The Sum of All Fears Mass Market Paperback – Feb 6 2002
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Once again, Tom Clancy manages to add new twists to the alternate U.S. history he initiated in The Hunt for Red October. In The Sum of All Fears, the center of conflict is the perpetual hot spot the Mideast, where a nuclear weapon falls into the hands of terrorists just as peace seems possible. Clancy realistically paints an almost unthinkable scenario--the bomb is planted on American soil in the midst of an escalation in tension with the Soviet Union; the terrorists hope to rekindle cold war animosity and prevent reconciliation between Israelis and Palestinians.
Despite such a dramatic story line, Clancy doesn't neglect the individuals who drive his tale. Jack Ryan's problems are as much domestic as they are part of the international crisis that is the ostensible narrative: National Security Director Elizabeth Elliot has the president's ear, and she has convinced him that Ryan's ethics are questionable. She hints at marital infidelity and an insider-trading scandal. Of course, both accusations are false, but her arguments have enough evidence behind them (e.g. some photographs of an innocent embrace with a friend) to cause a strain in the Ryans' marriage and a flurry of media attention. While "Mr. Clark" tracks the terrorists, he also provides some needed intelligence to heal the Ryan family.
The Sum of All Fears is the stuff of nightmares but contains enough verisimilitude to terrify sober minds. Ryan has matured into a complex protagonist as Clancy's writing, too, has matured. Ryan is plagued by stress and self-doubts that test even his dauntless moral compass and make him a more interesting subject for readers' attention. Those fascinated by military hardware, from nuclear submarines to atomic weapons, will find almost enough here to start their own army. And Clancy's understanding of international politics seems chillingly correct. --Patrick O'Kelley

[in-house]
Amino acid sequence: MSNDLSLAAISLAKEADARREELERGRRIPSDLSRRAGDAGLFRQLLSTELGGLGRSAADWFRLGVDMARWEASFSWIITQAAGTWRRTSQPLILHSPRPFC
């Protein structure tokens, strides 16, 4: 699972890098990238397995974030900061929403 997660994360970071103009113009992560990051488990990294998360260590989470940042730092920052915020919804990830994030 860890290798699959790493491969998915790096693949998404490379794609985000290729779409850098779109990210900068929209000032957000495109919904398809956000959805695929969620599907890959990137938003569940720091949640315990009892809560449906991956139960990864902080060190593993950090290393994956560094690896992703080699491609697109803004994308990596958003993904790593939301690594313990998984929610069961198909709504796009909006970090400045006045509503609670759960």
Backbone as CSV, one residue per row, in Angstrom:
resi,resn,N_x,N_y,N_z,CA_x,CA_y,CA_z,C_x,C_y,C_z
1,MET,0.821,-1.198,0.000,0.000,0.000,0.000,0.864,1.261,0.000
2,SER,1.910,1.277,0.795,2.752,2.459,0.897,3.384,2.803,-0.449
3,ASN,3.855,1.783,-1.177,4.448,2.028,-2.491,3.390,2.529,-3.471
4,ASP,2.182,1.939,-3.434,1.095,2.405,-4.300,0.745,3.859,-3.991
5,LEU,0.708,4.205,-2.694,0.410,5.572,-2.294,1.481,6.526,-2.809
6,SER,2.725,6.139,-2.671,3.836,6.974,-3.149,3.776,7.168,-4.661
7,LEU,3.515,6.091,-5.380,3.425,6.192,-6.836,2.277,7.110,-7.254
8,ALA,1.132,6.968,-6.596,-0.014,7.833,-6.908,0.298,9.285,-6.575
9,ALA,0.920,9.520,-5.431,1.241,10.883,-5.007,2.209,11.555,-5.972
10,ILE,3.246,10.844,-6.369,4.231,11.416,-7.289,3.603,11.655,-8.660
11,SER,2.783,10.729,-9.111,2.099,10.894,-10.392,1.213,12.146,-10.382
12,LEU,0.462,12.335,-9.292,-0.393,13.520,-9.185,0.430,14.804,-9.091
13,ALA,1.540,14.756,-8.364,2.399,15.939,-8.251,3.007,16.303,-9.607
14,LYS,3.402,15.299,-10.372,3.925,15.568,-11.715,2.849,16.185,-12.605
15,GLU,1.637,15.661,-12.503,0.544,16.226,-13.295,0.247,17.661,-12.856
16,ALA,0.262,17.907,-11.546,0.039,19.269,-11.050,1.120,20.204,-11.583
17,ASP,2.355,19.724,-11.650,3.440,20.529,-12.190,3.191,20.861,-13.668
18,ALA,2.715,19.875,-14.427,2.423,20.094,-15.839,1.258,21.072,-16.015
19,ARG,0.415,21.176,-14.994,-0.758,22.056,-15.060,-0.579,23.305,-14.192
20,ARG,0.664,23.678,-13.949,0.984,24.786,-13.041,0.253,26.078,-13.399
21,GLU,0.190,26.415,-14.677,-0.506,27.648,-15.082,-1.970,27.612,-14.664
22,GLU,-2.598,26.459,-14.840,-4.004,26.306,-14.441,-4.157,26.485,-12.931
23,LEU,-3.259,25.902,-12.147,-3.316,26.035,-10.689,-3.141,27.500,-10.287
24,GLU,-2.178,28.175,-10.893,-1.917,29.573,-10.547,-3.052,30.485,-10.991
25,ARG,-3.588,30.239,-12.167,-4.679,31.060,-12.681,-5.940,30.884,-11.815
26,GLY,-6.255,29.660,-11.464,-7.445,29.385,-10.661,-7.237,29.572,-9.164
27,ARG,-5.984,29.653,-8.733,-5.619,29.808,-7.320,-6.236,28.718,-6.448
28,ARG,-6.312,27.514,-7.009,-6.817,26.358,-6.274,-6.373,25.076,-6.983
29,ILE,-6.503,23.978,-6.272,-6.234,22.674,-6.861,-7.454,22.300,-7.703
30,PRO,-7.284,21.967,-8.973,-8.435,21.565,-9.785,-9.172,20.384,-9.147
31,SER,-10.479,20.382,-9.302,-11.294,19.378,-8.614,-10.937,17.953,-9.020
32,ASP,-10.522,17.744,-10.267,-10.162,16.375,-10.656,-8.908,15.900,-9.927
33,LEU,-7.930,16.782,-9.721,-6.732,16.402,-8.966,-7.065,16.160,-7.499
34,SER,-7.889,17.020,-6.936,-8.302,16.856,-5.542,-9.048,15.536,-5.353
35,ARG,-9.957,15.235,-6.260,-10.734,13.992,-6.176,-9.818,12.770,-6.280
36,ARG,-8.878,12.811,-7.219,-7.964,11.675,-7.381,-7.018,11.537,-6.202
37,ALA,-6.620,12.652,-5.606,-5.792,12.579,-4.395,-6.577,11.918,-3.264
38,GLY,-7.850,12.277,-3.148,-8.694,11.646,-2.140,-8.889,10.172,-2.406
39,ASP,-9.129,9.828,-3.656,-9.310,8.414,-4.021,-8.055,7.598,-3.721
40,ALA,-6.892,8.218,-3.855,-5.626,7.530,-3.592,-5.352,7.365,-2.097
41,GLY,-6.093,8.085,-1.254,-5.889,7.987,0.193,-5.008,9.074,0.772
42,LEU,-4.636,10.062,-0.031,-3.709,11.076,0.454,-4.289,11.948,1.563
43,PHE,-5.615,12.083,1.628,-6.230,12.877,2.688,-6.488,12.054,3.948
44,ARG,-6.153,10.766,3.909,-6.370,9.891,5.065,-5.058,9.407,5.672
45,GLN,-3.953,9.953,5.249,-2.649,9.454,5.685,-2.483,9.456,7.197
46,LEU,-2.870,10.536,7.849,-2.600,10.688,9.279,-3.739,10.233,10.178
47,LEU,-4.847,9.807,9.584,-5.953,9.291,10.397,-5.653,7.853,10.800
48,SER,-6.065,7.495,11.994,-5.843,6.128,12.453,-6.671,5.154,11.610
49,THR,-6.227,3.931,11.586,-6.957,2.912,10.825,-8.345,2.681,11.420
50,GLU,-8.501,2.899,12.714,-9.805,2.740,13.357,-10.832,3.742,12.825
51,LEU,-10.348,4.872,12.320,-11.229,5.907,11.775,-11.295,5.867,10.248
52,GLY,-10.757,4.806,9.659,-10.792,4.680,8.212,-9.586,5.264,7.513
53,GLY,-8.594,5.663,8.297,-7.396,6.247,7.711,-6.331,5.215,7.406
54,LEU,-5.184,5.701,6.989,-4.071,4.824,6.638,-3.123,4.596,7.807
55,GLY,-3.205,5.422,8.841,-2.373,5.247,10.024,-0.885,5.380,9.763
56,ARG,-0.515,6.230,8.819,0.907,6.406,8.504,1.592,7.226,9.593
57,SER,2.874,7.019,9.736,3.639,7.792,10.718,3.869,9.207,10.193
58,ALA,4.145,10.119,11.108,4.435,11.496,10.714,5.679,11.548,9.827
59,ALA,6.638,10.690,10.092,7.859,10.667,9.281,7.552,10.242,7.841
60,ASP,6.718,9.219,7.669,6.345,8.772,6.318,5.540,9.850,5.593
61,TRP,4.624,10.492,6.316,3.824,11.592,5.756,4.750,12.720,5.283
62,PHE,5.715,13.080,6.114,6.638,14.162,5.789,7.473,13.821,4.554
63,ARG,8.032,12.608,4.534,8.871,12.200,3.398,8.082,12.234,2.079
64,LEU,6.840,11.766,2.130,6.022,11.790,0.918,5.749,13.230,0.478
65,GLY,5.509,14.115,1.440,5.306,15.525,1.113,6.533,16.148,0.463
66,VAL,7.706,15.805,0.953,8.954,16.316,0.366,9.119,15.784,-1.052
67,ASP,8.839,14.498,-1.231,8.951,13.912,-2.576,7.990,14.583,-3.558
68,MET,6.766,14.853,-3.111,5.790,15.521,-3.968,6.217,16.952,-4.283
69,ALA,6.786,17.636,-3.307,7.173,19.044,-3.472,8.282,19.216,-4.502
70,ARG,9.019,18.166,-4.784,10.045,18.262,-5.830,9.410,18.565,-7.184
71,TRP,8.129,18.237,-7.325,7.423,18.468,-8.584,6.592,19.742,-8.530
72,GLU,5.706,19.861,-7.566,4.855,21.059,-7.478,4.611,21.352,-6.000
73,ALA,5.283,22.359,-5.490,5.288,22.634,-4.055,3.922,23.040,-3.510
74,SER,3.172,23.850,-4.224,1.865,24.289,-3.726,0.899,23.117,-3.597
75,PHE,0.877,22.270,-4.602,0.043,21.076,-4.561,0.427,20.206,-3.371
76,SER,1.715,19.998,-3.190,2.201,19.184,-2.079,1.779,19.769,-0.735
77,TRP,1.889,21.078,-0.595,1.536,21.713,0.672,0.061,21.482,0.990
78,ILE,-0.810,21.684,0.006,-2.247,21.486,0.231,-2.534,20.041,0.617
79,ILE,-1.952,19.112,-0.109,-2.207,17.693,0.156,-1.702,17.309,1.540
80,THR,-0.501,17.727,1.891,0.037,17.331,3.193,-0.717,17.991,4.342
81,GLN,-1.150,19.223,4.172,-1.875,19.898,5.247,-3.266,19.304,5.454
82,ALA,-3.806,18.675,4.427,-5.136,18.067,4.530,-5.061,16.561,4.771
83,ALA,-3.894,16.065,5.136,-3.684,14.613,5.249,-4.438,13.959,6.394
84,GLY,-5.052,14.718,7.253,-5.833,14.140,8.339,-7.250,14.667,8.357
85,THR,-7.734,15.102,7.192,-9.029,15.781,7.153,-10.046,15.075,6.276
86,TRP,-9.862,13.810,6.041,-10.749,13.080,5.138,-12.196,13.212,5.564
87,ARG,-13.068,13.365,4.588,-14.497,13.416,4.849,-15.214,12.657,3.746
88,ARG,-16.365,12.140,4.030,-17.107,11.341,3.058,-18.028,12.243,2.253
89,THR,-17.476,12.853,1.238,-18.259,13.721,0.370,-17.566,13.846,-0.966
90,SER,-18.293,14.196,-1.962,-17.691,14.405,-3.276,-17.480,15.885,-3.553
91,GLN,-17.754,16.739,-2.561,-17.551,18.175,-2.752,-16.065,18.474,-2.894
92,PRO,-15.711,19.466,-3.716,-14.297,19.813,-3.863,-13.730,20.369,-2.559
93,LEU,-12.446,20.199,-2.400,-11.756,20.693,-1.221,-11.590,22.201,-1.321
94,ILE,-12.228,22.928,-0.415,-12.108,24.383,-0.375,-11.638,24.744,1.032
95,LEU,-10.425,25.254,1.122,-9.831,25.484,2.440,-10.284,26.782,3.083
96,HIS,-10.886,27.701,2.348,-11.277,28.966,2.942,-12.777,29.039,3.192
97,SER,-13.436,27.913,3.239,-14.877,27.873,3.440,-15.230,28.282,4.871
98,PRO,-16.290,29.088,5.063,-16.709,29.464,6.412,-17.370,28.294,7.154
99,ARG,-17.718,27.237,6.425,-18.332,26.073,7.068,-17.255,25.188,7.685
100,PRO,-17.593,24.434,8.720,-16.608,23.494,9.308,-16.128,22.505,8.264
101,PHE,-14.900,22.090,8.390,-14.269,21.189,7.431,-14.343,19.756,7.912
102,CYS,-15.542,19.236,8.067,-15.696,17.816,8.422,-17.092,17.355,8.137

From Publishers Weekly
Clancy evolves from storyteller to novelist in his latest techno-thriller, as gadgets take second place to politics and personalities. In the late 1990s the world is cautiously emerging from the Cold War; even the Arab-Israeli conflict is being resolved, thanks to the cleverness of Clancy's hero Jack Ryan. But as confrontation yields to cooperation, what becomes of displaced terrorists? Palestinians without a cause and East Germans without a country seek to rekindle U.S.-U.S.S.R. animosity. A small nuclear device is exploded at the Super Bowl; in Berlin American and Russian troops are tricked into firing on each other; residual suspicions carry the action from there. After the solution of the Middle East crisis serves as an exciting preliminary to the main plot, the novel's middle parts seem a recycling of situations and characters from Red October and Cardinal of the Kremlin. But in the last third of the book Clancy integrates story lines, taking readers on a nonstop roller-coaster ride to a nail-biting finish. Fundamentally, Clancy is writing about a vital and elusive quality: grace under pressure. Whether terrorists or statesmen, Clancy's characters face a common challenge--situations that break down pretensions of rank, power and ideology. Their responses, carefully and empathetically constructed, make this book compelling instead of merely ingenious.
Copyright 1991 Reed Business Information, Inc. --This text refers to an out of print or unavailable edition of this title.
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Top Customer Reviews
While in the good U.S. of A, things are taking a toll on Jack Ryan, the Fowler Administration dislikes Jack, especially Elizabeth Elliot, Presidential Advisor, and lover on the side of the President Fowler.